Predicting the Impact of Stem Cell Cures on Healthcare Burden in California

A new independent report says developing stem cell treatments and cures for some of the most common and deadly diseases could produce multi-billion dollar benefits for California in reduced healthcare costs and improved quality and quantity of life.

The report, by researchers at the University of Southern California’s Leonard D. Schaeffer Center for Health Policy & Economics, looked at the value of hypothetical future interventions to reduce or cure cancer, diabetes, stroke and blindness.

Predicting the future is always complicated and uncertain and many groups are looking at the best models to determine the value and economic impact of cell and gene therapy as the first products are just entering the market. This study provides some insights into the potential financial benefits of developing effective stem cell treatments for some of the most intractable diseases affecting California today.

The impact could affect millions of people. In 2018 for Californians over the age of 50:

  • Nearly half were predicted to develop diabetes in their lifetime
  • More than one third will experience a stroke
  • Between 5 and 8 percent will develop either breast, colorectal, lung, or prostate cancer

The report says that a therapy that decreased the incidence of diabetes by 50 percent in Californians over the age of 51 would translate into a gain for the state of $322 billion in social value between now and 2050. Even just reducing diabetes 10% would lead to a gain of $60 billion in social value over the same period.

  • For stroke a 50 percent reduction would generate an estimated $229 billion in social value. A 10 percent reduction would generate $47 billion
  • For breast cancer a 50 percent reduction would generate $56 billion in social value; for colorectal cancer it would be $72 billion; for lung cancer $151 billion; and prostate cancer $53 billion.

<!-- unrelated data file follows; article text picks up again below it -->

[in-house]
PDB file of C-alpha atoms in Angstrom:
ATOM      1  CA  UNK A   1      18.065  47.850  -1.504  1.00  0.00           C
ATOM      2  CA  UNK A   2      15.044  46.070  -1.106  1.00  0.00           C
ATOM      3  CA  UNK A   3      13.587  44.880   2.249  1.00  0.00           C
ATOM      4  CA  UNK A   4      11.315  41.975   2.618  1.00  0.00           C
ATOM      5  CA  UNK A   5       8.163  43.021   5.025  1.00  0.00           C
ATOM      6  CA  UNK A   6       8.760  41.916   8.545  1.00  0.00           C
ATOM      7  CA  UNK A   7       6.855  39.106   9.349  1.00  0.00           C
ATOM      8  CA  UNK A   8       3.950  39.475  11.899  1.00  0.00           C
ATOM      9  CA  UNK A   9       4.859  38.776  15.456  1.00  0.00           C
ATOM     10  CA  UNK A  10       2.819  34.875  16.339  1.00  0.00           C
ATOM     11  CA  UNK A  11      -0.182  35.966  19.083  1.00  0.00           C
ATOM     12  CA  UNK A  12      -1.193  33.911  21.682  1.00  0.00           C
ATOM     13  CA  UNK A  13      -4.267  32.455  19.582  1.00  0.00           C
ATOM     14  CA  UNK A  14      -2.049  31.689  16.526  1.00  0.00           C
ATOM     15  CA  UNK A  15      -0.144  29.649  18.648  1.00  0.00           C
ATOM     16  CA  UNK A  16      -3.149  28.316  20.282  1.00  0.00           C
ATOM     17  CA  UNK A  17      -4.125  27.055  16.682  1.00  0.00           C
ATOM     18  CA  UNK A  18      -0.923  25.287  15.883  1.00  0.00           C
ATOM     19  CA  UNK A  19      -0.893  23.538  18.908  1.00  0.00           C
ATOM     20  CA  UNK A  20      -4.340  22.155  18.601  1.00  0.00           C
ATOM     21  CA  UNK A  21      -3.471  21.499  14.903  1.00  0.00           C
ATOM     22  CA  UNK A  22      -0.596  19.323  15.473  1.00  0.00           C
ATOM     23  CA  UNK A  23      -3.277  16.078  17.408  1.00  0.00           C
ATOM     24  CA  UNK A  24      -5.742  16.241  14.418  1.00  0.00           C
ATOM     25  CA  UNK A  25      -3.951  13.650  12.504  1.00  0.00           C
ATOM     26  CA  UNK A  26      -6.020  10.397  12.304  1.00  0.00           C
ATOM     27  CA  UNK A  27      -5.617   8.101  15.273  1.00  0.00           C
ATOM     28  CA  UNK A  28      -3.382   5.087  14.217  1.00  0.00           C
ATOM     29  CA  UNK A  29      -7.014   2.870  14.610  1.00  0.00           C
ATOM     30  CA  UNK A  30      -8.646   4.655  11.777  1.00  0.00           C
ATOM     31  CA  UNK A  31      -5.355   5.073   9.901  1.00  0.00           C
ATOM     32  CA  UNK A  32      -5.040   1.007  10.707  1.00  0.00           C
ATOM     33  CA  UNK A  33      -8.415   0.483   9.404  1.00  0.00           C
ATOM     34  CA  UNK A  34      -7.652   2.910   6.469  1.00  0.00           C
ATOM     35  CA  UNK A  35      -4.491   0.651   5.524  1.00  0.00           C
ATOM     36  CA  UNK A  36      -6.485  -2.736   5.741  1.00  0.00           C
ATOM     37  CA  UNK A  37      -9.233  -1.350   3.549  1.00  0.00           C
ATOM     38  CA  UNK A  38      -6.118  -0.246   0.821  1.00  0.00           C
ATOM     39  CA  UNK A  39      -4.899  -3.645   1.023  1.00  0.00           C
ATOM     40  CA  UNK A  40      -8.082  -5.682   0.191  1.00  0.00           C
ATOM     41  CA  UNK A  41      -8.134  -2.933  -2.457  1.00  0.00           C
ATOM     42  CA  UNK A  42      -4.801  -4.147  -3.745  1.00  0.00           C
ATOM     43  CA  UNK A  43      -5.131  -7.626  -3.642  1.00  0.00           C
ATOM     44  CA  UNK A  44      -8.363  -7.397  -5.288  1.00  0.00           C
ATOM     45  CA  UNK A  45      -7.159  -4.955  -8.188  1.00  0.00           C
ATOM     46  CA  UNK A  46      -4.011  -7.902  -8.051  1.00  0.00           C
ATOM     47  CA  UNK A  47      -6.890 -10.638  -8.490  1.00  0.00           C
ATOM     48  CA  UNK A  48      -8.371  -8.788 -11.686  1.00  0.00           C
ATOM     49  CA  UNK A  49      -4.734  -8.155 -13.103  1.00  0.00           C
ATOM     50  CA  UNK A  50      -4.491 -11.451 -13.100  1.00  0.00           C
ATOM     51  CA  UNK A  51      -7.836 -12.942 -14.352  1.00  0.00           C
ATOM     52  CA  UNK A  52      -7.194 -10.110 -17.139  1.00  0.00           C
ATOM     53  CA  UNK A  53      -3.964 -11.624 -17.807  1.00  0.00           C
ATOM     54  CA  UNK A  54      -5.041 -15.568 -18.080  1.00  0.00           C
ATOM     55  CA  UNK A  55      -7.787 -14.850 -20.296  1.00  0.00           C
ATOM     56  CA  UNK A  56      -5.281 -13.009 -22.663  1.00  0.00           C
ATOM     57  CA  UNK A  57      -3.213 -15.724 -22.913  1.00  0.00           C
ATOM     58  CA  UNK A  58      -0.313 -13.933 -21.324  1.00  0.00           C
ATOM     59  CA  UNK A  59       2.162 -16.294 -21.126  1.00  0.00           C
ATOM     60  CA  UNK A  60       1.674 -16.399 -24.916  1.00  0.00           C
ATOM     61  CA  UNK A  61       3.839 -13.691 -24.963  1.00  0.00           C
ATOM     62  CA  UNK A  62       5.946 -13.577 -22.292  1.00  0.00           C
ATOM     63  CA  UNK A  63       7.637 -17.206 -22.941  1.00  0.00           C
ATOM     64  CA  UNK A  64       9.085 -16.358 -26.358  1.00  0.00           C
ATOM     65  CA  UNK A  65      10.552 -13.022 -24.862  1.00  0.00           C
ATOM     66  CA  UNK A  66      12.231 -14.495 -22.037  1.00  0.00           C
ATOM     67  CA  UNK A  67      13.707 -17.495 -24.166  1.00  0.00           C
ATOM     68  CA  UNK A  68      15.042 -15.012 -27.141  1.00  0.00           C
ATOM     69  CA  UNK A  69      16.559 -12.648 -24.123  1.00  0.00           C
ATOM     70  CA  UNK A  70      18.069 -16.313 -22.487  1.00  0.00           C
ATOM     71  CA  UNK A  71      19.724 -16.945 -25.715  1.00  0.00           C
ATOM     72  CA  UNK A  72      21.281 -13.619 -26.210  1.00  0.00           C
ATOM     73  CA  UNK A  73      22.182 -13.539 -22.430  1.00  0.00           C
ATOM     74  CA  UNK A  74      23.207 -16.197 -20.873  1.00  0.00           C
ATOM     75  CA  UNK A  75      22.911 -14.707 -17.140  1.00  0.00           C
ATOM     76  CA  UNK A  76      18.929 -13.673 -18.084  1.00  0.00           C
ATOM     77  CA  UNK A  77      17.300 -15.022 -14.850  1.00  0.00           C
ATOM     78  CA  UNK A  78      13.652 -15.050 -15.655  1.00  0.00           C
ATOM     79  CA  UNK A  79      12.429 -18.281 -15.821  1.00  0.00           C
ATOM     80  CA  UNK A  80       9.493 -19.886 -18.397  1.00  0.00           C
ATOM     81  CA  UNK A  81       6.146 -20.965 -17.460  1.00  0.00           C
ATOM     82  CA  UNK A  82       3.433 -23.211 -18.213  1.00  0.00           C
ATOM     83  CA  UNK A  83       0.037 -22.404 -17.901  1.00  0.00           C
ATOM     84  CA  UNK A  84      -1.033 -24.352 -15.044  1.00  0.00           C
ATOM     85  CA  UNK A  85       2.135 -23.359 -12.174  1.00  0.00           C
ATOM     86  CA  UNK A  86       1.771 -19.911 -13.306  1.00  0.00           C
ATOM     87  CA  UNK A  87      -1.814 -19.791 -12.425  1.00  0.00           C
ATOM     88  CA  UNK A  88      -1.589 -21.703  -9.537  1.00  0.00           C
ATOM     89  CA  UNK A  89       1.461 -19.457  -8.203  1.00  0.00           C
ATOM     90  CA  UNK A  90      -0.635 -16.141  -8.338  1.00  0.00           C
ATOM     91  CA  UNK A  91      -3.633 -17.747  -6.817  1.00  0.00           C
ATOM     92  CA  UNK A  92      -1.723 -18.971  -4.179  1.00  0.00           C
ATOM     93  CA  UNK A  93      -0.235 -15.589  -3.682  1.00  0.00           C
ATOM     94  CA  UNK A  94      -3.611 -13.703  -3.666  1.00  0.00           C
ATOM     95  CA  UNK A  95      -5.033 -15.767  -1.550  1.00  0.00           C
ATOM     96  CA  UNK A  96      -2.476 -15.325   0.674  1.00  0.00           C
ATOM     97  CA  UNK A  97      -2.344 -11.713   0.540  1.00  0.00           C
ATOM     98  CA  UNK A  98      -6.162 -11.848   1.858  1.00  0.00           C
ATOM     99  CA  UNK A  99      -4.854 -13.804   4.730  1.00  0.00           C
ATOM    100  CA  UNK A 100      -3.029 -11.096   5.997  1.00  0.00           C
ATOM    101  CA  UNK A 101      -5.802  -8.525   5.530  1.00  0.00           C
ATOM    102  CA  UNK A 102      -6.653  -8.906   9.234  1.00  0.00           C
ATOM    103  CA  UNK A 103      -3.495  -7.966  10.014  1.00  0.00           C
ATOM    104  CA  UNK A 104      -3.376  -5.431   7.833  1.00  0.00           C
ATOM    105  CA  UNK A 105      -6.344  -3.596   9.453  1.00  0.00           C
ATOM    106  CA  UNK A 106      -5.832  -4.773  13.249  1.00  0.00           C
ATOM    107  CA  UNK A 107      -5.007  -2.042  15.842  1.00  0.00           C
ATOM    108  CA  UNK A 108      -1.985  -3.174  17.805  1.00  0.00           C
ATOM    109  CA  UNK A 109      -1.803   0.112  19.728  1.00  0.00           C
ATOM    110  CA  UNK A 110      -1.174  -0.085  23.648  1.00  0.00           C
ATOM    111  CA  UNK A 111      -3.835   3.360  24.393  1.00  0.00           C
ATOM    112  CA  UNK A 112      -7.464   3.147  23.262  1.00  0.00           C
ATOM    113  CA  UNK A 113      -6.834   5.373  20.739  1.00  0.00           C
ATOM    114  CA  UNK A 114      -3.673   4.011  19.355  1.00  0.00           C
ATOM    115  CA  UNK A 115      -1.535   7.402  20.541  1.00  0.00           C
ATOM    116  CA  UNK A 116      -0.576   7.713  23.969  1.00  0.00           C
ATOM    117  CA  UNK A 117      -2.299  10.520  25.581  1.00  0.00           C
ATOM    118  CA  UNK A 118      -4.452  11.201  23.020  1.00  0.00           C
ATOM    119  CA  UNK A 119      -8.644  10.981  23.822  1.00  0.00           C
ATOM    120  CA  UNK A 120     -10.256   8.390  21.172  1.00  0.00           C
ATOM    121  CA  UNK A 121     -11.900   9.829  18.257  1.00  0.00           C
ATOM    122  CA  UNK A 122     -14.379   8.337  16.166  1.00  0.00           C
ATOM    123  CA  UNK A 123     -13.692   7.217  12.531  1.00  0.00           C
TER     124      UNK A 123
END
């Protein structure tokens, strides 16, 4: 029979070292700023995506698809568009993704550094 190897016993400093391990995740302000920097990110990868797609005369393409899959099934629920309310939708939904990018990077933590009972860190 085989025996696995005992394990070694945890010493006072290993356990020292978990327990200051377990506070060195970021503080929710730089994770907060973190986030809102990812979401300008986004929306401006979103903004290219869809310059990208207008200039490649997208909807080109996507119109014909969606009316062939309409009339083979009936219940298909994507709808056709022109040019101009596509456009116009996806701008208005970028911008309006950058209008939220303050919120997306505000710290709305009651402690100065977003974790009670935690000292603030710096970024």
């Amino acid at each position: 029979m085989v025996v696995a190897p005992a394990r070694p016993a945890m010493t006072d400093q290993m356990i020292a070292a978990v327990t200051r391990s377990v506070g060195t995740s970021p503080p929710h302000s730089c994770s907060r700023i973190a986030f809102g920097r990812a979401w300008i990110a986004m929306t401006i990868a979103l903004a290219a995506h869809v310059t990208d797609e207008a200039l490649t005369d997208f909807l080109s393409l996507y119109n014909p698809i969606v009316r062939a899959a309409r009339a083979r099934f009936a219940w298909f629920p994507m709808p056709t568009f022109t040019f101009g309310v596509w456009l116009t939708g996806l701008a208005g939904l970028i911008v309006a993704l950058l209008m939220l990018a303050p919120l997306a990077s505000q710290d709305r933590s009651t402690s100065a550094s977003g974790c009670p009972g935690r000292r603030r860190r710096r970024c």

The impact of a cure for any one of those diseases would be enormous. For example, a 51-year-old woman cured of lung cancer could expect to gain a lifetime social value of almost half a million dollars ($467,275). That’s a measure of years of healthy life gained, of years spent enjoying time with family and friends and not wasting away or lying in a hospital bed.

The researchers say: “Though advances in scientific research defy easy predictions, investing in biomedical research is important if we want to reduce the burden of common and costly diseases for individuals, their families, and society. These findings show the value and impact breakthrough treatments could have for California.”

“Put in this context, the CIRM investment would be worthwhile if it increased our chances of success even modestly. Against the billions of dollars in disease burden facing California, the relatively small initial investment is already paying dividends as researchers work to bring new therapies to patients.”

The researchers determined the “social value” using a measure called a quality adjusted life-year (QALY). This is a way of estimating the cost effectiveness and consequences of treating or not treating a disease. For example, one QALY is equivalent to one year of perfect health for an individual. In this study the value of that year was estimated at $150,000. If someone is sick with, say, diabetes, their health would be estimated to be 0.5 QALY or $75,000. So, the better health a person enjoys and the longer they enjoy it the higher QALY score they accumulate. In the case of a disease affecting millions of people in that state or country that can obviously lead to very large QALY scores representing potentially billions of dollars.

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